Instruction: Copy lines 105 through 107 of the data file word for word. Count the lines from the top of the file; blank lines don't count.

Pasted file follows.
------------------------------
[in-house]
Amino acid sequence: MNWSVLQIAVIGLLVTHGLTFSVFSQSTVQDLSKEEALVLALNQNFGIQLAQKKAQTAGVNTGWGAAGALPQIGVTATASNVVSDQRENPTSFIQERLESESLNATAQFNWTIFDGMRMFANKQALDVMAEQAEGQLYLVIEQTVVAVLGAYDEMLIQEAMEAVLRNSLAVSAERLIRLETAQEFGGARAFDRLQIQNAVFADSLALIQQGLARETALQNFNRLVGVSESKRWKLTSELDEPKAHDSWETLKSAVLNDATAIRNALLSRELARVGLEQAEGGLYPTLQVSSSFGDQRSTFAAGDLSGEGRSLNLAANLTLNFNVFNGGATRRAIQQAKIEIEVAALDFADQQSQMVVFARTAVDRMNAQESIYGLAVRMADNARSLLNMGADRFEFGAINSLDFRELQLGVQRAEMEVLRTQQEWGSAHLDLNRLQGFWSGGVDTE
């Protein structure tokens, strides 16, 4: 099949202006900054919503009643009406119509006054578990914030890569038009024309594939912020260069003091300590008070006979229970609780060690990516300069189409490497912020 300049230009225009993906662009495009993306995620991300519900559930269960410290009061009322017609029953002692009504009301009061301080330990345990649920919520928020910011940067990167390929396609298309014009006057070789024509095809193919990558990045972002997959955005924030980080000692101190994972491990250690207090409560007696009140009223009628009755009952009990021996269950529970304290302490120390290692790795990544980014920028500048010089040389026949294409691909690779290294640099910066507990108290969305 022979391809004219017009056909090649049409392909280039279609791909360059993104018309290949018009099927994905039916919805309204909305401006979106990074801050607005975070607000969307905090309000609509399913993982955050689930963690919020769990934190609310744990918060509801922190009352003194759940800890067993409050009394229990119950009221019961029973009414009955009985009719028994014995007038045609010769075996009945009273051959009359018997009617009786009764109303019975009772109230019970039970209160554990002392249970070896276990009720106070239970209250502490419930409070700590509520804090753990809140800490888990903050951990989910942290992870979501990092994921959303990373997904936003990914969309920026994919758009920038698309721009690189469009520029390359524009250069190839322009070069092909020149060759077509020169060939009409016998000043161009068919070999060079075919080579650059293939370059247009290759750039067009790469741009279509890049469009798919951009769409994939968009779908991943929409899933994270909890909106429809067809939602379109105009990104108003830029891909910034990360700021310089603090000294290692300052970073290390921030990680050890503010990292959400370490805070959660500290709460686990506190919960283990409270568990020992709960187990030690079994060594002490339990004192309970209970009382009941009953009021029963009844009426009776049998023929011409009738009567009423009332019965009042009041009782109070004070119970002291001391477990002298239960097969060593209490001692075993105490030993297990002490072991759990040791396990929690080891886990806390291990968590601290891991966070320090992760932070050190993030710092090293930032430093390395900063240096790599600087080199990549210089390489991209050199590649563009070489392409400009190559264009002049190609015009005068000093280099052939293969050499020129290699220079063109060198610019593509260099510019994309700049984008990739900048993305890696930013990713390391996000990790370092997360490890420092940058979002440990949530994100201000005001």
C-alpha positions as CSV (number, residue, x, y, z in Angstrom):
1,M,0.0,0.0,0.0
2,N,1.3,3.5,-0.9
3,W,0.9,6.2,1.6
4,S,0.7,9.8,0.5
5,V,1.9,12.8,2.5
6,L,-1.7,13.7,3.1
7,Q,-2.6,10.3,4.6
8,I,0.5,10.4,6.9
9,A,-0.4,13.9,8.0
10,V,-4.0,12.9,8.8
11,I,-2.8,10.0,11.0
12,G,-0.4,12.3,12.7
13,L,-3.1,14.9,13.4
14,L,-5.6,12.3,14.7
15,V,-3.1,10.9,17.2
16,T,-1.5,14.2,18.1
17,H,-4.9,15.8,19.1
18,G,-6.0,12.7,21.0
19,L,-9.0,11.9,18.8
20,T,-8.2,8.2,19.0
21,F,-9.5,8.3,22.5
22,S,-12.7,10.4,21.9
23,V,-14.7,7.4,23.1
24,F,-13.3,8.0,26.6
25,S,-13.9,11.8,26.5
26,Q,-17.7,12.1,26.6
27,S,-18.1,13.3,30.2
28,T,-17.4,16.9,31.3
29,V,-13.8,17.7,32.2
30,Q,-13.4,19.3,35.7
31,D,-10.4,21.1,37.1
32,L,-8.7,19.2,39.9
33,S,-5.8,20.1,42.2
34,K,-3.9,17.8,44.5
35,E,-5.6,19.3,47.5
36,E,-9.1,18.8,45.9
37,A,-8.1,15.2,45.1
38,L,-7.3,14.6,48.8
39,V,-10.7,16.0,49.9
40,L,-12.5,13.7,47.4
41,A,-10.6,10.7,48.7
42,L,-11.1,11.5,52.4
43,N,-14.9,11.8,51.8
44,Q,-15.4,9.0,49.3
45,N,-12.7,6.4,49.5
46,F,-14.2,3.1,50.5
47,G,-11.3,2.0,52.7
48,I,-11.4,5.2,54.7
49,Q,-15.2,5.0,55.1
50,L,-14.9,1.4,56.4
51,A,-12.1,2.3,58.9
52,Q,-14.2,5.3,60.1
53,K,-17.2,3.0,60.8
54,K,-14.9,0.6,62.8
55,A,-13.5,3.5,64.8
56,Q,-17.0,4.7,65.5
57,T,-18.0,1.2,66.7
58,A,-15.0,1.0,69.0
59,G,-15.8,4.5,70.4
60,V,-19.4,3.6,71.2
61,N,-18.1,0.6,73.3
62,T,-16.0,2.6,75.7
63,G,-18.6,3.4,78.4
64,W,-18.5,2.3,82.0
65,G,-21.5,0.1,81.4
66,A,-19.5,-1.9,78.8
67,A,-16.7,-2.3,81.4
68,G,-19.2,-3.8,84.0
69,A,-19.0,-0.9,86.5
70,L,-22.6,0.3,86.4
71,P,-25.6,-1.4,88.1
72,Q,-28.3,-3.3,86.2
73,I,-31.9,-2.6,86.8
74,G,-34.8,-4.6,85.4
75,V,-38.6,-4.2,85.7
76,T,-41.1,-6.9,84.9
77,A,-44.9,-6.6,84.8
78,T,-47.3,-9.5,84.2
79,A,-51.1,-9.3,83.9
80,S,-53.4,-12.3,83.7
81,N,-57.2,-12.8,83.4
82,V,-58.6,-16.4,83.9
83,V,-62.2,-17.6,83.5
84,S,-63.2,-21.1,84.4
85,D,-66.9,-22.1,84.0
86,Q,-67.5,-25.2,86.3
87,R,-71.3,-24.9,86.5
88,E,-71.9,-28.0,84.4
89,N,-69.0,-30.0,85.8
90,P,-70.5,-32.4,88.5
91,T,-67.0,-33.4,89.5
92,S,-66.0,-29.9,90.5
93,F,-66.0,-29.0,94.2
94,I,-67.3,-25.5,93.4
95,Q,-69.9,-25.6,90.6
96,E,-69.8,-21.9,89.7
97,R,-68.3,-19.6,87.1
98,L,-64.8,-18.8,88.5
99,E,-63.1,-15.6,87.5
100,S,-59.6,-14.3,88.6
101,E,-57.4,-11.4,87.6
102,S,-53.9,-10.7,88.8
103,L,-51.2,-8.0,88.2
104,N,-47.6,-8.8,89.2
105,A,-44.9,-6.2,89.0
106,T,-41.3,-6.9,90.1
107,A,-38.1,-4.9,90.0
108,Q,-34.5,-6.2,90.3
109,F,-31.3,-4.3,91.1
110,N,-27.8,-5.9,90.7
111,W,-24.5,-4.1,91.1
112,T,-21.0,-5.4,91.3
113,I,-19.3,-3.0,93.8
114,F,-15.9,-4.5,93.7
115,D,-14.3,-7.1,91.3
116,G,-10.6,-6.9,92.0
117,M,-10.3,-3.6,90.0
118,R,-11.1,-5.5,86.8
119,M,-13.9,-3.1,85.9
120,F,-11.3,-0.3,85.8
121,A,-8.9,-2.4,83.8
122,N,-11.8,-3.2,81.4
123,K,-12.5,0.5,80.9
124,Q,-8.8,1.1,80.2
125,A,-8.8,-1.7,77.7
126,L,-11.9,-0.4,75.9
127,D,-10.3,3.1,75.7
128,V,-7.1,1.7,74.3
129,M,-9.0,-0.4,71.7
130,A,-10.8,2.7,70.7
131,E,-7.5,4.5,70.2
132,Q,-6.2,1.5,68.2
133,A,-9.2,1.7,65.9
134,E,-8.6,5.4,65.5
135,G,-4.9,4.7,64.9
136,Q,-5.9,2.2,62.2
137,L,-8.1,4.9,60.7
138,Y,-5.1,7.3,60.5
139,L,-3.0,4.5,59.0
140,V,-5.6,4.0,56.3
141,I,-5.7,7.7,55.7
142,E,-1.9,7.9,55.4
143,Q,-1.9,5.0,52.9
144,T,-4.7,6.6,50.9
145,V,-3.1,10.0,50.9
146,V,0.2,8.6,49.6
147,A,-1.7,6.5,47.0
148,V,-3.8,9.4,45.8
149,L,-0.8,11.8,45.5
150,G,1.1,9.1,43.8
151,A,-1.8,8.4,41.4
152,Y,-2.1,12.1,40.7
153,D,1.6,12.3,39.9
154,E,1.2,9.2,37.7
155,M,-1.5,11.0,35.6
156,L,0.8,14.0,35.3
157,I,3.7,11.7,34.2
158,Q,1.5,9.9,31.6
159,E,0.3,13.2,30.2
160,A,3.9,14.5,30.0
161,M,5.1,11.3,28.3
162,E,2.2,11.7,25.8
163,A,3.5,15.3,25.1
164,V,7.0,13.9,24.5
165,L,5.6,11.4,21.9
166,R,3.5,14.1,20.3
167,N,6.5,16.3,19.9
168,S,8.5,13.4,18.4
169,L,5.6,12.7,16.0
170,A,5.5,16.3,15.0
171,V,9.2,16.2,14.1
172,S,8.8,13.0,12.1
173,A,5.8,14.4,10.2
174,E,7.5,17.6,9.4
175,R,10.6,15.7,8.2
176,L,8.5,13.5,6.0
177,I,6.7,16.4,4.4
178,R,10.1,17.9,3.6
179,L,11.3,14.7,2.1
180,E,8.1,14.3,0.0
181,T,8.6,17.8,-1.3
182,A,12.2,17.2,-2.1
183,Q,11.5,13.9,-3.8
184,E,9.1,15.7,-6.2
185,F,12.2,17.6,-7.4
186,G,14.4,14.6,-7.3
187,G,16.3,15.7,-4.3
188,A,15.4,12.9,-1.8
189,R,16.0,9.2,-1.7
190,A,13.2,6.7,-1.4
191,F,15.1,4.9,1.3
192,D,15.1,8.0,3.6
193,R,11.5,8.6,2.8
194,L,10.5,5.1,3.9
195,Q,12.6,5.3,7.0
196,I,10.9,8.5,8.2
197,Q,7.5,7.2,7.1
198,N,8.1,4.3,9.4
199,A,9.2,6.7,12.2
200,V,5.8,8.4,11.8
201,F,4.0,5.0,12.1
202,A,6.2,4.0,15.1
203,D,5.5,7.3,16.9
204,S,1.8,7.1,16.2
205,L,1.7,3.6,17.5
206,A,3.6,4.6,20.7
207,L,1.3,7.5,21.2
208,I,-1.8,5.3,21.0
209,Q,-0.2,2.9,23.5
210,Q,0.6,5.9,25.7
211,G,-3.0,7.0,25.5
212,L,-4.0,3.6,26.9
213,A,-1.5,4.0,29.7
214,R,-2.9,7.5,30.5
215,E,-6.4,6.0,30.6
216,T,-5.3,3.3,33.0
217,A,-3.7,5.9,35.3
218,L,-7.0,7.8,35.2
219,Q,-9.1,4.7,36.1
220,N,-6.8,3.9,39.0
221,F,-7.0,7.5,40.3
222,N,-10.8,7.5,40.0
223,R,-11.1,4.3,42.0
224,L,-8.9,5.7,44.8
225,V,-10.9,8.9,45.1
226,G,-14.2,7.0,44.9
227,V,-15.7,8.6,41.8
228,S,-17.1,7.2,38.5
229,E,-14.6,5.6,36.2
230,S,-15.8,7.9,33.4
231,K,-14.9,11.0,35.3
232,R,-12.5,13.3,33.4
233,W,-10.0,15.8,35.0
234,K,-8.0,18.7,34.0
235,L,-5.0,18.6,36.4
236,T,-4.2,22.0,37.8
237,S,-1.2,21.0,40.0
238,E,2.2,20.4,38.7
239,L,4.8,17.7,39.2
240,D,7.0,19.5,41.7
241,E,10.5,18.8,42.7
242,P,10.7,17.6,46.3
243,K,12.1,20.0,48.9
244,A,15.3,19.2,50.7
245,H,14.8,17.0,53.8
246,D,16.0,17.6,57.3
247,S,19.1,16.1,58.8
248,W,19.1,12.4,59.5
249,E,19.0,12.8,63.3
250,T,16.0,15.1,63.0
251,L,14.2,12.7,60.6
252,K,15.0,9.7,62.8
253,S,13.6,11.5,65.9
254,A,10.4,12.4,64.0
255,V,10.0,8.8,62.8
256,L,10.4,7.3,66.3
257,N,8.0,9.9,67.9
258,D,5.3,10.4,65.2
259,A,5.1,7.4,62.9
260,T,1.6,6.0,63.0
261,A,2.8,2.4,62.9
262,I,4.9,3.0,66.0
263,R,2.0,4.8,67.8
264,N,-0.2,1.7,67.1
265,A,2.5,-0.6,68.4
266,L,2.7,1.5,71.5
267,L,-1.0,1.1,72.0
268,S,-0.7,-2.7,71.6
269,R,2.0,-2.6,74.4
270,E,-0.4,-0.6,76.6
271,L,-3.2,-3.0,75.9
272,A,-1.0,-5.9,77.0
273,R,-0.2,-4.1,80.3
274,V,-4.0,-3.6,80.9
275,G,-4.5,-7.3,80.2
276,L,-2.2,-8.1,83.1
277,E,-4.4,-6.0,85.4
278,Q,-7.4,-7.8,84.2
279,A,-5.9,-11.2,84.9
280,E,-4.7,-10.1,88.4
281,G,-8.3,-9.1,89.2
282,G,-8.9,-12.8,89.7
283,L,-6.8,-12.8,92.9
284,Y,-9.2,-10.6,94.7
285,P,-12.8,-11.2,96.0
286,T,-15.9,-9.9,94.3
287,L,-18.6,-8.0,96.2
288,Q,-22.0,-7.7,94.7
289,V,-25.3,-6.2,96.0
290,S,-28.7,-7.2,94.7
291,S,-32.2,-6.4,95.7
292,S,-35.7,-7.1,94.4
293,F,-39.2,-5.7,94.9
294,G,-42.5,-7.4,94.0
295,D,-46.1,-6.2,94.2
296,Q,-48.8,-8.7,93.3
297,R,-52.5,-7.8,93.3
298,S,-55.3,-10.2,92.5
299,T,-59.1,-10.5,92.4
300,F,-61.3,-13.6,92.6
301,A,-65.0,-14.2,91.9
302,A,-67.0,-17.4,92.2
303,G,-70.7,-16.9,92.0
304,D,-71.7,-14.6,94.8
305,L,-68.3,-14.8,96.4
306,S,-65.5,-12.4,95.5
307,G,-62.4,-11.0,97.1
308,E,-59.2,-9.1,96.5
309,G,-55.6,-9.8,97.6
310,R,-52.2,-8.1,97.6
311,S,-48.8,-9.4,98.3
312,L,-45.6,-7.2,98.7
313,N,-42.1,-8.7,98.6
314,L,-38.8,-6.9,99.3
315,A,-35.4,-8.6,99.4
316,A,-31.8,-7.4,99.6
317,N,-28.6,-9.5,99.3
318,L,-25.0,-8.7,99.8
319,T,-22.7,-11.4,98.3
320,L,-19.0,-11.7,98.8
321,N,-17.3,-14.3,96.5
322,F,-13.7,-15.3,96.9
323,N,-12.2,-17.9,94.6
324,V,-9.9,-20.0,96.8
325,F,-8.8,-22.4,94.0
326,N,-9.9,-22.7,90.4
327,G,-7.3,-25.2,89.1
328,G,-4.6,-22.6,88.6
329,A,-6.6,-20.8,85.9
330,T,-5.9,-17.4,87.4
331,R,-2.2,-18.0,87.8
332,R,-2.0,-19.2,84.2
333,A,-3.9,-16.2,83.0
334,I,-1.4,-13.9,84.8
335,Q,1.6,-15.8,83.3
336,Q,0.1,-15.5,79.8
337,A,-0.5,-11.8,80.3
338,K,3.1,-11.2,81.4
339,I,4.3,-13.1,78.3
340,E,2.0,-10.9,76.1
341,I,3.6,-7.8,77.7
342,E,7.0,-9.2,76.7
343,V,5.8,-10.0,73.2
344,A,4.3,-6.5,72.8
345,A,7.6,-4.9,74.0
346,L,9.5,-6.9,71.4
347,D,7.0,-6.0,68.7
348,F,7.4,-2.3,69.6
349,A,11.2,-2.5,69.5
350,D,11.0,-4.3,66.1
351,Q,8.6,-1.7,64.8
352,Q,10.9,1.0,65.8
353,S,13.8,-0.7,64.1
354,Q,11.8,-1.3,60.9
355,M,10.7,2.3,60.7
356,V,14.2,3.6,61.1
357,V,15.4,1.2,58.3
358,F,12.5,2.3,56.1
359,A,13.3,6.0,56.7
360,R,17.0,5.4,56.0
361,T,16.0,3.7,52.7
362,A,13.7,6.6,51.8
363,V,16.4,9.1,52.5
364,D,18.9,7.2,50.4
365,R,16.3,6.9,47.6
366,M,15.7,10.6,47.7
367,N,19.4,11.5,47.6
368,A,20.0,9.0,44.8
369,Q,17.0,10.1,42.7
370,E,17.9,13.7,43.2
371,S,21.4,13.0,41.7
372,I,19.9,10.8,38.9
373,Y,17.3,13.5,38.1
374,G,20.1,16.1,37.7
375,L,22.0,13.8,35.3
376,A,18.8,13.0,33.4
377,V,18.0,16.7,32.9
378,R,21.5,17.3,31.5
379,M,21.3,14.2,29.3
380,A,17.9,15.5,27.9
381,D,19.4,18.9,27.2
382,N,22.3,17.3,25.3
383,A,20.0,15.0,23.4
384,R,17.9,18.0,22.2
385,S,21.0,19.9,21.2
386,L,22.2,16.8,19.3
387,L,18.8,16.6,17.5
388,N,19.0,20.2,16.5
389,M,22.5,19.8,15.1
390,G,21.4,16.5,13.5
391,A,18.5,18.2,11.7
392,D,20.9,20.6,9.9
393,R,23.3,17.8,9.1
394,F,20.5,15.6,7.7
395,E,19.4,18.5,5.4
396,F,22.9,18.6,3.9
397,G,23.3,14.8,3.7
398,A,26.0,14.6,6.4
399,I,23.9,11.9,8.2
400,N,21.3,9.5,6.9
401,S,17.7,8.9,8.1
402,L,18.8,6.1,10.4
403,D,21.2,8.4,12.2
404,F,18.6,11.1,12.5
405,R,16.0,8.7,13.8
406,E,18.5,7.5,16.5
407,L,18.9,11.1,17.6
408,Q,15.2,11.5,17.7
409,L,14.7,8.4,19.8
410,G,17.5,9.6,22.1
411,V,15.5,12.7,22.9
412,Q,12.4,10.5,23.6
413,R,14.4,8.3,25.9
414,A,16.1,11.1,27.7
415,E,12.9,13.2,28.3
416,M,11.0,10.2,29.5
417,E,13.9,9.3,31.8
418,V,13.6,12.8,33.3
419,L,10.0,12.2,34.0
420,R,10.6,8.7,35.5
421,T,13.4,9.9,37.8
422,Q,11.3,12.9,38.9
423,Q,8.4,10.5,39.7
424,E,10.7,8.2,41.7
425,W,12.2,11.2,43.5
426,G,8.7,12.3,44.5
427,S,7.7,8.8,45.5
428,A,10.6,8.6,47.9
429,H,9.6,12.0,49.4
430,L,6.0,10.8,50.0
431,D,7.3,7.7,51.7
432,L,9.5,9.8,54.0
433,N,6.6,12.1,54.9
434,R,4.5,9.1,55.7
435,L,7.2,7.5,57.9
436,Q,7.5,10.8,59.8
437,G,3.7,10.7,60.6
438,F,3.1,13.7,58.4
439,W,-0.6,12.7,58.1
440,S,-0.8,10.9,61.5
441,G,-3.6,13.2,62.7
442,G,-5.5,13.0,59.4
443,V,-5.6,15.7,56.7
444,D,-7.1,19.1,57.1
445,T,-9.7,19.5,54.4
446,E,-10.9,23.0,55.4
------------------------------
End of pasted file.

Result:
101,E,-57.4,-11.4,87.6
102,S,-53.9,-10.7,88.8
103,L,-51.2,-8.0,88.2